More recent polling shows Americans remain skeptical of stimulus spending. In a 2012 poll the Pew Research Center found that just 37% of respondents approved while 41% disapproved of the 2009 stimulus package. The questionnaire did not determine why respondents disliked the bill. Many may have believed, as respondents did two years earlier, that much of the stimulus money was misspent.

The new CBO report does not tell us how many stimulus dollars were misspent. But it does permit us to see how federal tax cuts and government benefit increases affected net family incomes in different parts of the distribution. Families in the middle one-fifth of households saw their market incomes plunge 10.4% between 2007 and 2009 (see Chart 1). Market income consists of wages and other compensation from paid work, net self-employment earnings, and earnings from interest, dividends, rents, realized capital gains, and other kinds of return on wealth. A drop in market income automatically cuts a family’s payroll and income tax liabilities, partially offsetting the direct hit to its income. The temporary tax cuts passed in 2008 and in the first term of the Obama Administration further insulated family incomes from the full effects of falling wages and capital income. CBO estimates that middle-quintile households saw their average market income fall $5,900, but $2,400 (or 41%) of the drop was offset by reduced federal taxes.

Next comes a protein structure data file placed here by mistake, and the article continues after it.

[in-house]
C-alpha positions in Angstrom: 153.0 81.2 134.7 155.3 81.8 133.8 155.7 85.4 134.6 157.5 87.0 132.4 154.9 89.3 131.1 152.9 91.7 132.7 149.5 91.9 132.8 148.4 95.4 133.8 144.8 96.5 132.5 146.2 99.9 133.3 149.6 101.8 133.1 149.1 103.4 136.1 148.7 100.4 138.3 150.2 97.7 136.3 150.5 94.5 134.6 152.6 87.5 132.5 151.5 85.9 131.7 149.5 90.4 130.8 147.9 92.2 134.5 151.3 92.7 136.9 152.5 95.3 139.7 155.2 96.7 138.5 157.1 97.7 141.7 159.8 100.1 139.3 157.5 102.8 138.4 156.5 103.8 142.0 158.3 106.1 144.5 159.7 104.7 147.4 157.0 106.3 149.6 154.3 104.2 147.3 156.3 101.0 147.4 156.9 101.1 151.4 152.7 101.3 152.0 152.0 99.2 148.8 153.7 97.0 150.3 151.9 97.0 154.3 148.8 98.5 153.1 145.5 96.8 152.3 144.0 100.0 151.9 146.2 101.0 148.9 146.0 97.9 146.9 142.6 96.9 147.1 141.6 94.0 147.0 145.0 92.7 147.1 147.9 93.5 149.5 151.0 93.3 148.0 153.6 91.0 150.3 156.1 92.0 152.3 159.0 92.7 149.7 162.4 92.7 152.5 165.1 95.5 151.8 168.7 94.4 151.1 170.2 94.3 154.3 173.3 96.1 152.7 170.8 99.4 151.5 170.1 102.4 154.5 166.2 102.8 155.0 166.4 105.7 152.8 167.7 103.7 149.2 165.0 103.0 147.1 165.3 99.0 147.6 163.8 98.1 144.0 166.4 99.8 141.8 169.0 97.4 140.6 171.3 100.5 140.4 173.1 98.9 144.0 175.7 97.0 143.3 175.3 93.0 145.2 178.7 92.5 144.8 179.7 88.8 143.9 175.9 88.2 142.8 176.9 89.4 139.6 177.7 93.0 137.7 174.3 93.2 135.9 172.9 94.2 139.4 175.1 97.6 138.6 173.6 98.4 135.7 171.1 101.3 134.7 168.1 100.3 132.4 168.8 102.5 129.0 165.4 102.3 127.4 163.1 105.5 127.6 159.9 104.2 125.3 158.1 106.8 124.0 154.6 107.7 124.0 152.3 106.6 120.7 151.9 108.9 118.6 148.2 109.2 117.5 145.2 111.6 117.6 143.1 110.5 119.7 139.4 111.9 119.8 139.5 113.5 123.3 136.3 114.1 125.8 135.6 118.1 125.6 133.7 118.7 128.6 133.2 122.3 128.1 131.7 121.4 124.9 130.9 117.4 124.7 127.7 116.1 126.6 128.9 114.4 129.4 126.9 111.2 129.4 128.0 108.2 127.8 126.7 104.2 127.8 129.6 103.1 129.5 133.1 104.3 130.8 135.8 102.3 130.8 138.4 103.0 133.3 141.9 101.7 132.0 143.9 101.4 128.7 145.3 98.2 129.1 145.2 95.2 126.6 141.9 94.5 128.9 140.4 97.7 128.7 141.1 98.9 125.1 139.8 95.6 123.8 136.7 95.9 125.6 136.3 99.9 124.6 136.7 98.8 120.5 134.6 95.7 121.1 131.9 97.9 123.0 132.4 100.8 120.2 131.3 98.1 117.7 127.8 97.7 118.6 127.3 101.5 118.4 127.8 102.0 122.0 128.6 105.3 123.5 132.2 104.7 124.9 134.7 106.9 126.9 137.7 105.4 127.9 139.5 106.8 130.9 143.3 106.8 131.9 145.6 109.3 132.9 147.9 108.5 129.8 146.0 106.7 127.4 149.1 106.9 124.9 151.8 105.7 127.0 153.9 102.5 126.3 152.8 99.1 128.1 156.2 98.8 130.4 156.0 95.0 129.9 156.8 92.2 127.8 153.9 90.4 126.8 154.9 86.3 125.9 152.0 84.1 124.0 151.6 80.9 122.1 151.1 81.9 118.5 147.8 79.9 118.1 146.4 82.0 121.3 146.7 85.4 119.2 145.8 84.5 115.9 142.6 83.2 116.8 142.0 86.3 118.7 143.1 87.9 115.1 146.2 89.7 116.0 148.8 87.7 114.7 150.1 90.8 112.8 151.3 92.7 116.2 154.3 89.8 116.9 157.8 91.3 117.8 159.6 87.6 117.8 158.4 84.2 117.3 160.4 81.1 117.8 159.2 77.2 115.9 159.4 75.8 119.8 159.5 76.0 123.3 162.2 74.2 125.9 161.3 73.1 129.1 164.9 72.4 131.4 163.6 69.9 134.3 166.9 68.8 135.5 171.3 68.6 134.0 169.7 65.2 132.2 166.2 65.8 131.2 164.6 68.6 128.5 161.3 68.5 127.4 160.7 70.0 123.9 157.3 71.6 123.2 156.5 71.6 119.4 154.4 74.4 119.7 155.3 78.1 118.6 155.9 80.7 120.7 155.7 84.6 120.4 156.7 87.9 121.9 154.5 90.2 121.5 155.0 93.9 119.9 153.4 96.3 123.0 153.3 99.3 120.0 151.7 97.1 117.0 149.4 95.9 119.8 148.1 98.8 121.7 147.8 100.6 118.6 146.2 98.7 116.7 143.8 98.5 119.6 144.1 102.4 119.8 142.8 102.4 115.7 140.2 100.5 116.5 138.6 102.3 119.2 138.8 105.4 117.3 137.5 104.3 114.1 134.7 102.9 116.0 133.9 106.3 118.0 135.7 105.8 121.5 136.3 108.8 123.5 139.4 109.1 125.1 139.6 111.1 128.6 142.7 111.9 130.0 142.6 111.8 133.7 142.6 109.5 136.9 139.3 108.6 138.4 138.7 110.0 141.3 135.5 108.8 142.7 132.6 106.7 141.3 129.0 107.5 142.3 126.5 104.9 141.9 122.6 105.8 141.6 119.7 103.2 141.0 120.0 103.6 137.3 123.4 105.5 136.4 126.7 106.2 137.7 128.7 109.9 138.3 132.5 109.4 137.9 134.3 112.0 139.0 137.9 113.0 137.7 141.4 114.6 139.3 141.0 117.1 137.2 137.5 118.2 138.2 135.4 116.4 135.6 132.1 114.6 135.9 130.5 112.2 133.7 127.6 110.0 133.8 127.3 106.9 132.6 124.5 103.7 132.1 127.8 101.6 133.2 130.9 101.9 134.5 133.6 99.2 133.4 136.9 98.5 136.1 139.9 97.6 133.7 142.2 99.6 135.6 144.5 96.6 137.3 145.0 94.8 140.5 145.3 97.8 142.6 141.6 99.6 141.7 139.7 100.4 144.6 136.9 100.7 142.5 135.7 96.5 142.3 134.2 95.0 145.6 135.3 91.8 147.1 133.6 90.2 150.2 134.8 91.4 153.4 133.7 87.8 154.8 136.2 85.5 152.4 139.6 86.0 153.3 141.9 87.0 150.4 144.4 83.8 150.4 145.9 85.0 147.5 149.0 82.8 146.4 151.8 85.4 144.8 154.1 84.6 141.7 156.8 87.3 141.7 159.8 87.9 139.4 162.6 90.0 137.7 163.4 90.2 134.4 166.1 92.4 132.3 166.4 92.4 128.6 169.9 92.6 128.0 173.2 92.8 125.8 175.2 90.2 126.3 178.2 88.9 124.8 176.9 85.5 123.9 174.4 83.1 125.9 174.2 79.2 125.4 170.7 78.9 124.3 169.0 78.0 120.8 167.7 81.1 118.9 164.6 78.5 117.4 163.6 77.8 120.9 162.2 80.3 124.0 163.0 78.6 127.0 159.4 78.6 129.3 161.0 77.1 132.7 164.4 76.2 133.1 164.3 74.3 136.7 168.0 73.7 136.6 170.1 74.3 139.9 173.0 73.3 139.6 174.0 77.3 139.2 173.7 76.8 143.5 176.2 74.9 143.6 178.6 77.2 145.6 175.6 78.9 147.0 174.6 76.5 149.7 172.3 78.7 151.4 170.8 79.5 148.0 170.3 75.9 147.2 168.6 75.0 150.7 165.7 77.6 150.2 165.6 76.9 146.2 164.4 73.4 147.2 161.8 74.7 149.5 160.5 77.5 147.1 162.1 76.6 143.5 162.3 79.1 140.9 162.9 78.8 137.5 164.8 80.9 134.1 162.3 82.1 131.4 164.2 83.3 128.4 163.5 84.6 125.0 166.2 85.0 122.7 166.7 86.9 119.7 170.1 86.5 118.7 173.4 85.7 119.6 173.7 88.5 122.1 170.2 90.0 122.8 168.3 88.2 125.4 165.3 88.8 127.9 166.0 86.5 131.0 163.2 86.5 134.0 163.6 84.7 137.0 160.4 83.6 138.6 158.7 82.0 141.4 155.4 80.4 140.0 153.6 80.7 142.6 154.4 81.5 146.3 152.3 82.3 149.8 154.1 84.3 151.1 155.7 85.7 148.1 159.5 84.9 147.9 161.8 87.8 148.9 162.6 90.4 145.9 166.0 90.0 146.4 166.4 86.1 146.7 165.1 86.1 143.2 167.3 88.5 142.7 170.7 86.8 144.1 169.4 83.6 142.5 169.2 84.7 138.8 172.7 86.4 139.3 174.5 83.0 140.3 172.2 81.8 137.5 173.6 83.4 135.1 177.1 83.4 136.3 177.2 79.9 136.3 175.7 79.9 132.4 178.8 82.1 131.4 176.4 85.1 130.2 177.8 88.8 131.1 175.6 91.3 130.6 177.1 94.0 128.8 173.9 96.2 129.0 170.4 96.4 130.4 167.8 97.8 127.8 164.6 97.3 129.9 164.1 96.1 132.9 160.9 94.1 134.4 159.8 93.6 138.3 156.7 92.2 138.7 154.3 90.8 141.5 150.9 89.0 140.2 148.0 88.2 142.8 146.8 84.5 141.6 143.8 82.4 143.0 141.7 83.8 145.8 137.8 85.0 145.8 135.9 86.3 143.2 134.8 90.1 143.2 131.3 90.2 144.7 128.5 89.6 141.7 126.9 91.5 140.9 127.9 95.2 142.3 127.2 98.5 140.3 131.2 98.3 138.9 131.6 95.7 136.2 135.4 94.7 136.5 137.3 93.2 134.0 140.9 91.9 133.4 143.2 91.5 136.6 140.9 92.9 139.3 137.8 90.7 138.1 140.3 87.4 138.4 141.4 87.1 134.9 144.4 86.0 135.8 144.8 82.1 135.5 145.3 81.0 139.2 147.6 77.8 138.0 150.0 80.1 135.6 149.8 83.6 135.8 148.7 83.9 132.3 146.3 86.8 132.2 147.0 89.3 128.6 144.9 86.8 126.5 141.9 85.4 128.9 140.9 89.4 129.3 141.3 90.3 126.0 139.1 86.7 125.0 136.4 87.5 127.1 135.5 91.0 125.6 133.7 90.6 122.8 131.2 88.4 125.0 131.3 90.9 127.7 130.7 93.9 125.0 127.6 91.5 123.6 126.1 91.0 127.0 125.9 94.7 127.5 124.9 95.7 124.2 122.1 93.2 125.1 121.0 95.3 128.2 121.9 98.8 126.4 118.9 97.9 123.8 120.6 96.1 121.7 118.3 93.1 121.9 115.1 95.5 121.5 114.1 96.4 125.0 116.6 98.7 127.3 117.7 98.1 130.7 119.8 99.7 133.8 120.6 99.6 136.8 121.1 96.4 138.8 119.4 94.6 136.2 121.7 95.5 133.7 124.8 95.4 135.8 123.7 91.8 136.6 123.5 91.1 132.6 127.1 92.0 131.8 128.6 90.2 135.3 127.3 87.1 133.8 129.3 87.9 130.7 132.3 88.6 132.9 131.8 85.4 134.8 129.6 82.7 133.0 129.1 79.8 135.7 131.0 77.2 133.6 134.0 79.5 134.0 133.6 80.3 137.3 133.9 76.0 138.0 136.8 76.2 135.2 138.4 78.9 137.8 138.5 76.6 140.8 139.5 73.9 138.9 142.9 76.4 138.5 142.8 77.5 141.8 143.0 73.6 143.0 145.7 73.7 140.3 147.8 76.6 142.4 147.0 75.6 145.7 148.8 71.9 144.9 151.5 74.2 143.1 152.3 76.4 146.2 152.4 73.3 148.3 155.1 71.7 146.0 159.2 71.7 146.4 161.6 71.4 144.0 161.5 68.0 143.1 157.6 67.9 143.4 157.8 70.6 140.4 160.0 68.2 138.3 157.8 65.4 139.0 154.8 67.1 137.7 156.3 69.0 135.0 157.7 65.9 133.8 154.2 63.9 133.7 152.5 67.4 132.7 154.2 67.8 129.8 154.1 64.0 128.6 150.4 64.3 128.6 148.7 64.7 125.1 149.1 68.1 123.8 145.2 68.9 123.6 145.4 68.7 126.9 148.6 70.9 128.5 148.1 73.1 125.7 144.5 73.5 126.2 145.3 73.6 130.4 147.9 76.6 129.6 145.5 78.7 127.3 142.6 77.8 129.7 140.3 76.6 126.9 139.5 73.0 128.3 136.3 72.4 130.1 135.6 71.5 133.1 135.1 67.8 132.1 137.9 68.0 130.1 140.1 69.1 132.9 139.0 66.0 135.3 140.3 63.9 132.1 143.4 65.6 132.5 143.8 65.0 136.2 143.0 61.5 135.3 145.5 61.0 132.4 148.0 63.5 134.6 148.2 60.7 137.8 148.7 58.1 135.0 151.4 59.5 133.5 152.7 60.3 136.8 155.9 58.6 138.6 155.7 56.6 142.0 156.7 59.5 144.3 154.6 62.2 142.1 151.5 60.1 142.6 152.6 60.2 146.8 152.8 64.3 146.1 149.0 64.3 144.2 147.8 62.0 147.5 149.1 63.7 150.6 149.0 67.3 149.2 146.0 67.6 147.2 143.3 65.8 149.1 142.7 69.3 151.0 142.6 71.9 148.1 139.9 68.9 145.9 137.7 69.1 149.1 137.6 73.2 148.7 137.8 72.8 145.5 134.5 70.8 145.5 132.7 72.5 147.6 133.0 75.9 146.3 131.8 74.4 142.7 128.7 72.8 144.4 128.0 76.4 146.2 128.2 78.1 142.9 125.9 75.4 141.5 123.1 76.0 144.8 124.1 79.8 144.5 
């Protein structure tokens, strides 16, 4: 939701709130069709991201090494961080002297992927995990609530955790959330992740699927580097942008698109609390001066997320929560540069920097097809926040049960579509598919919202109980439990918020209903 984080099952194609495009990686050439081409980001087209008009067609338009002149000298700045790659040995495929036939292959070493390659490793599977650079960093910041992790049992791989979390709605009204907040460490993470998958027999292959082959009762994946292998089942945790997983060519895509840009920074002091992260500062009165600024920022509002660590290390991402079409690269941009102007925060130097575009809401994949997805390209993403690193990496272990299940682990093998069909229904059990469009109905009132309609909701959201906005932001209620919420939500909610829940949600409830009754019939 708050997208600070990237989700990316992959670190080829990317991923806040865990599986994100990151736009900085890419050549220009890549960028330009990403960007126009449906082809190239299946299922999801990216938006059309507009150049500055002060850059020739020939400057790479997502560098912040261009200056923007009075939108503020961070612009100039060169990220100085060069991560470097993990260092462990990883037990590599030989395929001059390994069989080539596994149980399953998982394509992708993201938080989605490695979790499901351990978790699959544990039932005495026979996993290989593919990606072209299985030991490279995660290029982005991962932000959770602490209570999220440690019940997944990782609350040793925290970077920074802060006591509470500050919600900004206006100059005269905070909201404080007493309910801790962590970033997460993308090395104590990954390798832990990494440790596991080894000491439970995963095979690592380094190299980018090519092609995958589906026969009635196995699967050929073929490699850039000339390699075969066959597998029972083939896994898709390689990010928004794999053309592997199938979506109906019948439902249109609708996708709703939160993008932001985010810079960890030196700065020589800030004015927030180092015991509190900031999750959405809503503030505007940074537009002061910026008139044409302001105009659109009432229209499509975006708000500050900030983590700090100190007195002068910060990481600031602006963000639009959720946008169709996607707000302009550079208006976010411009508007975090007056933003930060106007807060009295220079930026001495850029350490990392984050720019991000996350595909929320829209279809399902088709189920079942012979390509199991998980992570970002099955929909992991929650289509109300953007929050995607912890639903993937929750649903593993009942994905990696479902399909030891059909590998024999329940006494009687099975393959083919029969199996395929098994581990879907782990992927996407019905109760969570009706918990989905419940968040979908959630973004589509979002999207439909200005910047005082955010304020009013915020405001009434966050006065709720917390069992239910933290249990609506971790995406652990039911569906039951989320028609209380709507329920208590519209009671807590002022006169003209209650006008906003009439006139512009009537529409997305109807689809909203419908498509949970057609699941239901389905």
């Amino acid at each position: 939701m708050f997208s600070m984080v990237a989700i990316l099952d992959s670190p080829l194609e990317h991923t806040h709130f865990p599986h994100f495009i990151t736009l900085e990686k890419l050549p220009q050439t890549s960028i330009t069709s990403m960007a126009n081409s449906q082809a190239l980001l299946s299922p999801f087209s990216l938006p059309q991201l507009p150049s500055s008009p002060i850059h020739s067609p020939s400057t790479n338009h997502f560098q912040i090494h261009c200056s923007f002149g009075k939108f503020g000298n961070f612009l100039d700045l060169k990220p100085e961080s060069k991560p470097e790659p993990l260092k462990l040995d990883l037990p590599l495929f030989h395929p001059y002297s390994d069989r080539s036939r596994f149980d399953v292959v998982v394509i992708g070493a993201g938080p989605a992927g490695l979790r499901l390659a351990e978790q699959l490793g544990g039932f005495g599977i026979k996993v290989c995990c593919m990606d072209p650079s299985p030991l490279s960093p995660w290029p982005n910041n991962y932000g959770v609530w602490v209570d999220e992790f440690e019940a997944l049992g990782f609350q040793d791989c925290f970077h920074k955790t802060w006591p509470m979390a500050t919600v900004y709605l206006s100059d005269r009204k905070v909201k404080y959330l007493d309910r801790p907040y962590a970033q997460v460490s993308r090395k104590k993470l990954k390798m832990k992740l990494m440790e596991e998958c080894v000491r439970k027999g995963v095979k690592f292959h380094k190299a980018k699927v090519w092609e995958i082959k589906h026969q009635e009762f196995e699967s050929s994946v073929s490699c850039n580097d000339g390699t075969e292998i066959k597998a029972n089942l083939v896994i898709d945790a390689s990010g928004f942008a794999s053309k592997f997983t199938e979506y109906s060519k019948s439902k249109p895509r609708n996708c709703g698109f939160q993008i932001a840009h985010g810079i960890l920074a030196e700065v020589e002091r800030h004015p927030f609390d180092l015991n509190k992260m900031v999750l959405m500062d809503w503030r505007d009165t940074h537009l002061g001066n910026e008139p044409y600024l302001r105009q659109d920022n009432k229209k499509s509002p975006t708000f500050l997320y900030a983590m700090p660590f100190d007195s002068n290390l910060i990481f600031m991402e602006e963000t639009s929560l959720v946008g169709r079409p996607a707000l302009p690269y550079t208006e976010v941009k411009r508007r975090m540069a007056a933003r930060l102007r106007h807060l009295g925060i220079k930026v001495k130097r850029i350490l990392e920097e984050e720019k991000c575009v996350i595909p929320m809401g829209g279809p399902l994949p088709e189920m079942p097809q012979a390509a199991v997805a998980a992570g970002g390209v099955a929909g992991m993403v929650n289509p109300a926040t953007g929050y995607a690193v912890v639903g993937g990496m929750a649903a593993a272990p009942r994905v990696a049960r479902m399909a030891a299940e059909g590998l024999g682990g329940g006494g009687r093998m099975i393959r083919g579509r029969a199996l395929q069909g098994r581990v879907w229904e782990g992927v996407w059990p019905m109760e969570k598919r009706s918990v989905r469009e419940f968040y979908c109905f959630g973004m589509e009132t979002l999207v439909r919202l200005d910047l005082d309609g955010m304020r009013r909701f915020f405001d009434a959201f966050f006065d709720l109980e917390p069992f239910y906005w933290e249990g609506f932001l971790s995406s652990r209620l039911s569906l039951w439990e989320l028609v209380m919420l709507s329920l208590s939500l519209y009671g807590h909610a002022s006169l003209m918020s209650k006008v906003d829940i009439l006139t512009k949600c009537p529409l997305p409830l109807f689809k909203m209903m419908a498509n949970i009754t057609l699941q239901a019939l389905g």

In addition, government transfer payments to middle-income families increased. For example, families with an unemployed breadwinner received unemployment benefits. Congress also passed temporary measures to boost weekly payments and extend the maximum duration of benefits. The increases in government benefits offset $2,800 (47%) of the average loss in market income sustained by middle-quintile families. Thus, about nine-tenths of the average drop in market income was erased as a result of lower federal taxes and higher public benefits. Instead of falling 10.4%, after-tax, post-transfer income in the middle quintile fell only 1.3% (see Chart 2).